Some critical articles deal with these aspects of Facey’s position in Australian literature. Heather Wearne, in ‘The “Fortunate” and the “Imagined”: Landscape, Myth and Created Self in A. B. Facey and David Malouf’, explores ‘the myths of experience in the Australian landscape’, contrasting Facey’s experience with Ovid’s exile in David Malouf’s An Imaginary Life. Where Facey is seemingly isolated and forgotten (151), Malouf proposes a world where exile offers the hope of restoration, renewal and affinity with the landscape (160).
Another aspect of Facey’s world is explored in Carolyn Bliss’s ‘The Mythology of Family: Three Texts of Popular Culture’ (1989) in which she contends that Facey’s book, in common with Sally Morgan’s My Place and John Bryson’s Evil Angels, privileges the nuclear family (62). Bliss concludes that Facey’s ‘investment in the myth of family’ pays off in the ‘enabling security’ (71) of his wife and offspring. Even the writing of his book, with his family’s encouragement, ‘functions as a powerful compendium of myth (65).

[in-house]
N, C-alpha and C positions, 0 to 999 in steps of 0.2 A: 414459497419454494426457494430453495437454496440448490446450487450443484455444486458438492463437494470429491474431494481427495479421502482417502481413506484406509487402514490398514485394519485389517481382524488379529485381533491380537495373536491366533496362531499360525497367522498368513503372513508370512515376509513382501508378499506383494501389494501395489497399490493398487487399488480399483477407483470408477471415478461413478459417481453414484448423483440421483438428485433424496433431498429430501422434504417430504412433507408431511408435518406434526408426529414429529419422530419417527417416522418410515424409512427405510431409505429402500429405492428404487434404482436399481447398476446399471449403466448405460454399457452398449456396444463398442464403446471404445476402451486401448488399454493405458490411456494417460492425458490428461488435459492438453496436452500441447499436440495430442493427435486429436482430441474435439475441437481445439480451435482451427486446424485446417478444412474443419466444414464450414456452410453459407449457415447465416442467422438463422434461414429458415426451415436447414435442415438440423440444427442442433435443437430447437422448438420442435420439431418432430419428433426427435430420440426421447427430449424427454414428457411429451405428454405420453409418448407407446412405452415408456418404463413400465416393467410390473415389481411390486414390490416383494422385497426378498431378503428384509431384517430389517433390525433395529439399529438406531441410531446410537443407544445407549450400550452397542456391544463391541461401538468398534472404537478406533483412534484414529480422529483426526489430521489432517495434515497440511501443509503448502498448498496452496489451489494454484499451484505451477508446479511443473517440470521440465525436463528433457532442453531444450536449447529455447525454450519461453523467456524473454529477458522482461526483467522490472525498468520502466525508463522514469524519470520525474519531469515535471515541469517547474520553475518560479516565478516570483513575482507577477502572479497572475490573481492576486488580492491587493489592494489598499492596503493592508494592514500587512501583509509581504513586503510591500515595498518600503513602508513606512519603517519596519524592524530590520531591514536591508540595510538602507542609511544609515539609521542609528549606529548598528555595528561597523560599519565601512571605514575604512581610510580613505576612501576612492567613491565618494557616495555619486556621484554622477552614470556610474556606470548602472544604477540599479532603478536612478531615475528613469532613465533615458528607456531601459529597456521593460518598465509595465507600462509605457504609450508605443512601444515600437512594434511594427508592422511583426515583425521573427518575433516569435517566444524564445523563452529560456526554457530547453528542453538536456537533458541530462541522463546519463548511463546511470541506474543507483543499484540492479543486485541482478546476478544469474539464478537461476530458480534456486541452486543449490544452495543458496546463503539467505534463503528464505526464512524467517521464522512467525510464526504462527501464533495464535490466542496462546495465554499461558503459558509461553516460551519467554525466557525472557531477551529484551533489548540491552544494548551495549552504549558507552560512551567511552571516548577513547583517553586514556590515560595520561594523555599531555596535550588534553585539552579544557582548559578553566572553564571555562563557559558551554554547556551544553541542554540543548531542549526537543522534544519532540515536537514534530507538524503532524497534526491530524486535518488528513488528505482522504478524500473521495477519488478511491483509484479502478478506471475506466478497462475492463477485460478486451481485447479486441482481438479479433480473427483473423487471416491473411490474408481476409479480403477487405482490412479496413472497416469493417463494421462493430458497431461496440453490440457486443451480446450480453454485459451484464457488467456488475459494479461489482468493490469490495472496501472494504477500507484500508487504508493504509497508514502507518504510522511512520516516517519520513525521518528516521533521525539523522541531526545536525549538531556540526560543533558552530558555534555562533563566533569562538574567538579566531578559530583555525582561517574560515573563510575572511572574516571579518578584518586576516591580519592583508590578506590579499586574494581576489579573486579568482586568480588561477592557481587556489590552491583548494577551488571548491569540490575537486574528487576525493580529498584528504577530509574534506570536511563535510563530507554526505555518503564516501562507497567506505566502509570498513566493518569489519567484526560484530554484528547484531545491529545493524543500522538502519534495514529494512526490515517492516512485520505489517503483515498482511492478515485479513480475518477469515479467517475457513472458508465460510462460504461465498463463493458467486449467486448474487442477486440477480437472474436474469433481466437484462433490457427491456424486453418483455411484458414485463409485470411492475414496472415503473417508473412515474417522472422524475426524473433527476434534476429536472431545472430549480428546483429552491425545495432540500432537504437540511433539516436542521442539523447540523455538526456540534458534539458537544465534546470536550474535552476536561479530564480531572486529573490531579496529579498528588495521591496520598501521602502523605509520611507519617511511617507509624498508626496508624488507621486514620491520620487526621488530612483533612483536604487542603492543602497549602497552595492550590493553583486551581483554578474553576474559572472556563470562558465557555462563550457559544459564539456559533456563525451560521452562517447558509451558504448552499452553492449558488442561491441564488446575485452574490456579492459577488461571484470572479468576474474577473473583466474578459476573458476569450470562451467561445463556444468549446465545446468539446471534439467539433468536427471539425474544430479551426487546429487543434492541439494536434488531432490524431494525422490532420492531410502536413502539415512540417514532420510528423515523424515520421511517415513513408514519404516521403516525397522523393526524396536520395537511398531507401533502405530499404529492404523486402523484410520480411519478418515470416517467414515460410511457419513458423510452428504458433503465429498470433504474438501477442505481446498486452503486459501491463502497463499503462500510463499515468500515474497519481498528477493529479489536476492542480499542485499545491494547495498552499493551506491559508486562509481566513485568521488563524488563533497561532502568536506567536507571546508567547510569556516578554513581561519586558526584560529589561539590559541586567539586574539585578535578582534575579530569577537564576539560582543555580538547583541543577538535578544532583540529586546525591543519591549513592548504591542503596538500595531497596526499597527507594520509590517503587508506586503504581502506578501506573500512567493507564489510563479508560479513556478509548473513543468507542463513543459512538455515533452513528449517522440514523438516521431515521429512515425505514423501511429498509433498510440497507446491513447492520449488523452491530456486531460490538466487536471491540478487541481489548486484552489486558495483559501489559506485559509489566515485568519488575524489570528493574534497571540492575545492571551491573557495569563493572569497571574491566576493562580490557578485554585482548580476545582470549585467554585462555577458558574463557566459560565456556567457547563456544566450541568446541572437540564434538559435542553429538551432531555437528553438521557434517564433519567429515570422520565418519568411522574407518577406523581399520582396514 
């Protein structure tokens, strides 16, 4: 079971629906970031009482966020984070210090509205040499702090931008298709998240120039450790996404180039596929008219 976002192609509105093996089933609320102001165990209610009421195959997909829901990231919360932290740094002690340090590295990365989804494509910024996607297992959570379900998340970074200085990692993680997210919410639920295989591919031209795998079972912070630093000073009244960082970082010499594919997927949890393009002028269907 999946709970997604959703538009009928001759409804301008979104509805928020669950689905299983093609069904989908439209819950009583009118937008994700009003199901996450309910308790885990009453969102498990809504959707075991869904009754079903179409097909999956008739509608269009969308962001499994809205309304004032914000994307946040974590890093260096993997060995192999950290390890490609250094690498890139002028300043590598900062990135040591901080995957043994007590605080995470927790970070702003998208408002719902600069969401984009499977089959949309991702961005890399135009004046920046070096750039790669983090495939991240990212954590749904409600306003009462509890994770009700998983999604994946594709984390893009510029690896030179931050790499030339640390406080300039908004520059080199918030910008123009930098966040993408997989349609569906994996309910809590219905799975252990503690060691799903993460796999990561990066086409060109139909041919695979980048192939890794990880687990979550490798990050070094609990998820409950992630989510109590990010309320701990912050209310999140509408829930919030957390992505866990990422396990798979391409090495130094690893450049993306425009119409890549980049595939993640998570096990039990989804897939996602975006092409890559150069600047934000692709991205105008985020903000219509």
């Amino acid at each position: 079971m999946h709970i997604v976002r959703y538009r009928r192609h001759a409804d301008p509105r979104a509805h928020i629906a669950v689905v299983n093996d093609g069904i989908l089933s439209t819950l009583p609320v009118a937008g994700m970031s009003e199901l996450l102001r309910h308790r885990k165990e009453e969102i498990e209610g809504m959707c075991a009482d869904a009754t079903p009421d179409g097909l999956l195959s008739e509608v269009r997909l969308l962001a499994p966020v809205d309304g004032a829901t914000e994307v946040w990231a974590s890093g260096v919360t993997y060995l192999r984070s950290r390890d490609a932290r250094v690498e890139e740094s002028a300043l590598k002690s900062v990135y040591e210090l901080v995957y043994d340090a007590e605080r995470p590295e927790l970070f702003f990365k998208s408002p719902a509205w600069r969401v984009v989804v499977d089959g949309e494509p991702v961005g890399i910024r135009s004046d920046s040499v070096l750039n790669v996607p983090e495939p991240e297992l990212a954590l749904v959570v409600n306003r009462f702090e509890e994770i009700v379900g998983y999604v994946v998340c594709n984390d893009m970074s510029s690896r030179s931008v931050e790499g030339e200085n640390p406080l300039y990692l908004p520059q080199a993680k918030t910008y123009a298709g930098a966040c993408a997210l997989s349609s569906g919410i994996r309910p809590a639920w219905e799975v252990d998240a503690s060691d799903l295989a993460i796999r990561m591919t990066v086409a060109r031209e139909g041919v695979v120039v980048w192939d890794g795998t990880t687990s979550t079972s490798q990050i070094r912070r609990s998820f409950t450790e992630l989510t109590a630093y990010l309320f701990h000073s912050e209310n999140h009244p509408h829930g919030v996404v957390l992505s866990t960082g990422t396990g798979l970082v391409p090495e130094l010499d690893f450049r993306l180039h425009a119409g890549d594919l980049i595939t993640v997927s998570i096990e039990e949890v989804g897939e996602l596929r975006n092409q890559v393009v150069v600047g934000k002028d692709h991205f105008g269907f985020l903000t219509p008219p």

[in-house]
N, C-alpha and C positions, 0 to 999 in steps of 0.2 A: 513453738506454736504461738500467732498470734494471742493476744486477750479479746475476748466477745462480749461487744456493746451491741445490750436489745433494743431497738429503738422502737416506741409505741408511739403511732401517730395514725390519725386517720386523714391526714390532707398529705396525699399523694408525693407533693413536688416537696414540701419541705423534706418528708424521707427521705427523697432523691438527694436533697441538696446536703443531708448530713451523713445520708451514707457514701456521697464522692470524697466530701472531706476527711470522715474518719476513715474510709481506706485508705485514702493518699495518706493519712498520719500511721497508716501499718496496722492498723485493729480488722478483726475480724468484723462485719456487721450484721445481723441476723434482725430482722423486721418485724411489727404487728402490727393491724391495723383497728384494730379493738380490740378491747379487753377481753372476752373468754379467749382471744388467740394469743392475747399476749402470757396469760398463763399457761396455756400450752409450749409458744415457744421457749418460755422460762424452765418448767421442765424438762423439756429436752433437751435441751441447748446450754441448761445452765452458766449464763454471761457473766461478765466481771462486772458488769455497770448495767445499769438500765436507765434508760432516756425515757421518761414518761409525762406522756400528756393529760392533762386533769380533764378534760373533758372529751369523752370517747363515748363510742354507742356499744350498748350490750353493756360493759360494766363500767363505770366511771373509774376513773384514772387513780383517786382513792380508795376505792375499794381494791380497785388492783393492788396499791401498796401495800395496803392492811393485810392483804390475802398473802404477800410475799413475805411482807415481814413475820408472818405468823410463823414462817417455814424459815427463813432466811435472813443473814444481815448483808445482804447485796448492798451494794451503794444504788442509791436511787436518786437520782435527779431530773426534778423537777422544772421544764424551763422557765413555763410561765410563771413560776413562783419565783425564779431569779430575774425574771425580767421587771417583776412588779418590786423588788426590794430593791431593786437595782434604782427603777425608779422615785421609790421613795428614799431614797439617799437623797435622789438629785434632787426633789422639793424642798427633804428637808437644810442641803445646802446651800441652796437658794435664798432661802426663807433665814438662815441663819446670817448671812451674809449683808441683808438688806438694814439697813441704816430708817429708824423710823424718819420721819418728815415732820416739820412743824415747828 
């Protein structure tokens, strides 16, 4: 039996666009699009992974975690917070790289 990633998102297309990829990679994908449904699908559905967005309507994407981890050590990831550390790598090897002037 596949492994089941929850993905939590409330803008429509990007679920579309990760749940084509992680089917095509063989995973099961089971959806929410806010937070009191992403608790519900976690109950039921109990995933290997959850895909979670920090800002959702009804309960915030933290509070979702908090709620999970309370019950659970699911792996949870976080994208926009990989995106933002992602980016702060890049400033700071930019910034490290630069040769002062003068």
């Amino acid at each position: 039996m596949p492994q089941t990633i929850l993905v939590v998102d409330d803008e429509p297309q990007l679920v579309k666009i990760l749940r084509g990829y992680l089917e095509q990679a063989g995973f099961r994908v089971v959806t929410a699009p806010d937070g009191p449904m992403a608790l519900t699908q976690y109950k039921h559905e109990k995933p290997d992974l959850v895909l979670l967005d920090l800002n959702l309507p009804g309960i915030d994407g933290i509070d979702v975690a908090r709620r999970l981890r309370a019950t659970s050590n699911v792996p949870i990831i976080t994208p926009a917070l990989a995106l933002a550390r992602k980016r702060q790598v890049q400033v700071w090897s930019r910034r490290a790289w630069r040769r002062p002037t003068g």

As noted in the section on ‘Childhood’ above, A Fortunate Life highlights some changes in the Australia psyche. One of these shifts is highlighted in Sarah Bell’s ‘The Wheatbelt in Contemporary Rural Mythology’ (2005). Bell interviews 21st century West Australians and asks the question ‘What do you think is the place of the wheatbelt in Western Australian mythology?’ The answers indicate the displacement of ‘romantic rural mythologies of the “Aussie battler”’ and a move towards a sense that the wheatbelt is ‘a place of crisis, misfortune and destruction’ (188).
As already noted, Albert Facey’s A Fortunate Life can be read alongside other Australian works of autobiography and fiction. Here are some further ideas for wider, comparative reading:
My Brother Jack: A Novel by George Johnston
Such Is Life: Being Certain Extracts from the Diary of Tom Collins by Joseph Furphy
A. B. 'Banjo' Paterson: Bush Ballads, Poems, Stories and Journalism by A. B. ‘Banjo’ Paterson
To discover more about social conditions in Western Australia during Facey’s lifetime, visit the National Library of Australia’s Trove website, particularly its digitised resources. Several newspapers corresponding to Facey’s residence in Western Australia have been digitised including the West Australian and the Wickepin Argus. Details of events in Facey’s life, such as his marriage to Evelyn Mary Gibson (see below), can also be traced through Trove's digitised resources.